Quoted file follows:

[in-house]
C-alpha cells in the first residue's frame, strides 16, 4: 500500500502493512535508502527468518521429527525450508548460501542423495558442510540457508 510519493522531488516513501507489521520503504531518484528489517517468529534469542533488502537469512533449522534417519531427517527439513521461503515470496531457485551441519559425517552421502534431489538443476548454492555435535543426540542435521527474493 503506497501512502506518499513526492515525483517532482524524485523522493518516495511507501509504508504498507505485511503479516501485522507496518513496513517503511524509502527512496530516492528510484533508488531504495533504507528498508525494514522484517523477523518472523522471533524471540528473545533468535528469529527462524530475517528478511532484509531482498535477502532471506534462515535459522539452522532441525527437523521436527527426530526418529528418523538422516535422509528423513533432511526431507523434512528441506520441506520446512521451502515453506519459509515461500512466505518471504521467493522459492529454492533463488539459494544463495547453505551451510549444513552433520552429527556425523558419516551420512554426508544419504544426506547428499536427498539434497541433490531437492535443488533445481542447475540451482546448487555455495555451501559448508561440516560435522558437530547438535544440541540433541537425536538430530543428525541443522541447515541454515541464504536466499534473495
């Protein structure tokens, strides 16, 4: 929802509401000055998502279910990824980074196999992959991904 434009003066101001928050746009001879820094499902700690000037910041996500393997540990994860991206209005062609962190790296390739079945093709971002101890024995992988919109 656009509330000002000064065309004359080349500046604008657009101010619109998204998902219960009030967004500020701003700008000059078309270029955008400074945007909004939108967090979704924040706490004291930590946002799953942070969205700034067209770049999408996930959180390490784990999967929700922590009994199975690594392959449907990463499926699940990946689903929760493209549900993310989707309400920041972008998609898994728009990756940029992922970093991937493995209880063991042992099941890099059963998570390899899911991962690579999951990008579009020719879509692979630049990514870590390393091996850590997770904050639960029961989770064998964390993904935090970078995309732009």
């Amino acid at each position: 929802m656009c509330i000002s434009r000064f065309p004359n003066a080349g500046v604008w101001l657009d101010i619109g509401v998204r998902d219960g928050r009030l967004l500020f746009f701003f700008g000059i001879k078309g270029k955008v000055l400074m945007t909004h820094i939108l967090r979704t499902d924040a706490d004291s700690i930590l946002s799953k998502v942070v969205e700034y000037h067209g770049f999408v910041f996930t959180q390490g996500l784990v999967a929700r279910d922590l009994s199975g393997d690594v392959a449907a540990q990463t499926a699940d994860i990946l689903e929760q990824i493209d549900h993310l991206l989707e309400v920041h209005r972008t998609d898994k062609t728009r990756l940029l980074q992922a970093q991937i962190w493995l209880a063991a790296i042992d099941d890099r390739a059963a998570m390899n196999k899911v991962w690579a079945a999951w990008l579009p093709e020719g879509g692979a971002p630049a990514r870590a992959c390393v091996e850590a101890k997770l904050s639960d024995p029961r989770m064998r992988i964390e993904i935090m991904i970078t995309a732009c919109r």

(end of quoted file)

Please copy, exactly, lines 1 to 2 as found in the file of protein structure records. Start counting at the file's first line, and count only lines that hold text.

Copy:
[in-house]
C-alpha cells in the first residue's frame, strides 16, 4: 500500500502493512535508502527468518521429527525450508548460501542423495558442510540457508 510519493522531488516513501507489521520503504531518484528489517517468529534469542533488502537469512533449522534417519531427517527439513521461503515470496531457485551441519559425517552421502534431489538443476548454492555435535543426540542435521527474493 503506497501512502506518499513526492515525483517532482524524485523522493518516495511507501509504508504498507505485511503479516501485522507496518513496513517503511524509502527512496530516492528510484533508488531504495533504507528498508525494514522484517523477523518472523522471533524471540528473545533468535528469529527462524530475517528478511532484509531482498535477502532471506534462515535459522539452522532441525527437523521436527527426530526418529528418523538422516535422509528423513533432511526431507523434512528441506520441506520446512521451502515453506519459509515461500512466505518471504521467493522459492529454492533463488539459494544463495547453505551451510549444513552433520552429527556425523558419516551420512554426508544419504544426506547428499536427498539434497541433490531437492535443488533445481542447475540451482546448487555455495555451501559448508561440516560435522558437530547438535544440541540433541537425536538430530543428525541443522541447515541454515541464504536466499534473495